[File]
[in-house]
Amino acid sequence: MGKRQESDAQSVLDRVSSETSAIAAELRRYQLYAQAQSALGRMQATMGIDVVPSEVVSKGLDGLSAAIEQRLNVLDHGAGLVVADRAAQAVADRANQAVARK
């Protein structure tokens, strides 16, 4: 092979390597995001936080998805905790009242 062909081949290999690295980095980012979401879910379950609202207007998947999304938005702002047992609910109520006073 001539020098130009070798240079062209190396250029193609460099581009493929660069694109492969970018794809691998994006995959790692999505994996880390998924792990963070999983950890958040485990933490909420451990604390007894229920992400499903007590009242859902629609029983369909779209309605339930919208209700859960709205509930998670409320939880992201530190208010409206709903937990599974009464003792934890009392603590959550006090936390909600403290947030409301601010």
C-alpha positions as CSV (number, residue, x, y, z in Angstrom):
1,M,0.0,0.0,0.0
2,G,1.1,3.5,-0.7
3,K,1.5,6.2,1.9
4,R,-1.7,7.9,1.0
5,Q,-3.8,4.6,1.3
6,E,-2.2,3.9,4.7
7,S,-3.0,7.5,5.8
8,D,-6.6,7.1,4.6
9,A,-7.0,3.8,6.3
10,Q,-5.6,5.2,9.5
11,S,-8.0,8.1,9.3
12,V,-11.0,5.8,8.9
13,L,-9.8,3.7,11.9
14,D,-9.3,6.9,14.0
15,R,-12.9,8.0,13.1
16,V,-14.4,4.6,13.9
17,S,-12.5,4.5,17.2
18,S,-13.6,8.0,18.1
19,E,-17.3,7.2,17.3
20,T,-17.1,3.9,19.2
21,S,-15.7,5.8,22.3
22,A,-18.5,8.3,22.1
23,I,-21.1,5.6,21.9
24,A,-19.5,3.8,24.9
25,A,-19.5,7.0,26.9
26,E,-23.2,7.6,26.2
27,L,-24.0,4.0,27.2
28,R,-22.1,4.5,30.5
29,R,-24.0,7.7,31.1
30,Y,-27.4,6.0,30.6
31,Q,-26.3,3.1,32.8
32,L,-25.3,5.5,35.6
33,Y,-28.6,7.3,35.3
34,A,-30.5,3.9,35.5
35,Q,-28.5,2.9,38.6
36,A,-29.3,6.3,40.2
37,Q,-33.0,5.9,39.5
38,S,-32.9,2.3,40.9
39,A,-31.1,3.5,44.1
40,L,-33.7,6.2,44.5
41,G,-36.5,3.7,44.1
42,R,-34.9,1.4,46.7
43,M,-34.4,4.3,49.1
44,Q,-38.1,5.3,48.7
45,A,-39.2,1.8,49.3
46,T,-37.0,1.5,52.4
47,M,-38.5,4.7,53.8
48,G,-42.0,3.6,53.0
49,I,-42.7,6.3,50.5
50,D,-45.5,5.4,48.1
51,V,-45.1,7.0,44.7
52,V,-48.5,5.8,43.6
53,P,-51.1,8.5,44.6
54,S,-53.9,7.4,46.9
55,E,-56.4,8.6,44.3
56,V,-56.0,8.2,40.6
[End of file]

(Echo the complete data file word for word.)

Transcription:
[in-house]
Amino acid sequence: MGKRQESDAQSVLDRVSSETSAIAAELRRYQLYAQAQSALGRMQATMGIDVVPSEVVSKGLDGLSAAIEQRLNVLDHGAGLVVADRAAQAVADRANQAVARK
């Protein structure tokens, strides 16, 4: 092979390597995001936080998805905790009242 062909081949290999690295980095980012979401879910379950609202207007998947999304938005702002047992609910109520006073 001539020098130009070798240079062209190396250029193609460099581009493929660069694109492969970018794809691998994006995959790692999505994996880390998924792990963070999983950890958040485990933490909420451990604390007894229920992400499903007590009242859902629609029983369909779209309605339930919208209700859960709205509930998670409320939880992201530190208010409206709903937990599974009464003792934890009392603590959550006090936390909600403290947030409301601010």
C-alpha positions as CSV (number, residue, x, y, z in Angstrom):
1,M,0.0,0.0,0.0
2,G,1.1,3.5,-0.7
3,K,1.5,6.2,1.9
4,R,-1.7,7.9,1.0
5,Q,-3.8,4.6,1.3
6,E,-2.2,3.9,4.7
7,S,-3.0,7.5,5.8
8,D,-6.6,7.1,4.6
9,A,-7.0,3.8,6.3
10,Q,-5.6,5.2,9.5
11,S,-8.0,8.1,9.3
12,V,-11.0,5.8,8.9
13,L,-9.8,3.7,11.9
14,D,-9.3,6.9,14.0
15,R,-12.9,8.0,13.1
16,V,-14.4,4.6,13.9
17,S,-12.5,4.5,17.2
18,S,-13.6,8.0,18.1
19,E,-17.3,7.2,17.3
20,T,-17.1,3.9,19.2
21,S,-15.7,5.8,22.3
22,A,-18.5,8.3,22.1
23,I,-21.1,5.6,21.9
24,A,-19.5,3.8,24.9
25,A,-19.5,7.0,26.9
26,E,-23.2,7.6,26.2
27,L,-24.0,4.0,27.2
28,R,-22.1,4.5,30.5
29,R,-24.0,7.7,31.1
30,Y,-27.4,6.0,30.6
31,Q,-26.3,3.1,32.8
32,L,-25.3,5.5,35.6
33,Y,-28.6,7.3,35.3
34,A,-30.5,3.9,35.5
35,Q,-28.5,2.9,38.6
36,A,-29.3,6.3,40.2
37,Q,-33.0,5.9,39.5
38,S,-32.9,2.3,40.9
39,A,-31.1,3.5,44.1
40,L,-33.7,6.2,44.5
41,G,-36.5,3.7,44.1
42,R,-34.9,1.4,46.7
43,M,-34.4,4.3,49.1
44,Q,-38.1,5.3,48.7
45,A,-39.2,1.8,49.3
46,T,-37.0,1.5,52.4
47,M,-38.5,4.7,53.8
48,G,-42.0,3.6,53.0
49,I,-42.7,6.3,50.5
50,D,-45.5,5.4,48.1
51,V,-45.1,7.0,44.7
52,V,-48.5,5.8,43.6
53,P,-51.1,8.5,44.6
54,S,-53.9,7.4,46.9
55,E,-56.4,8.6,44.3
56,V,-56.0,8.2,40.6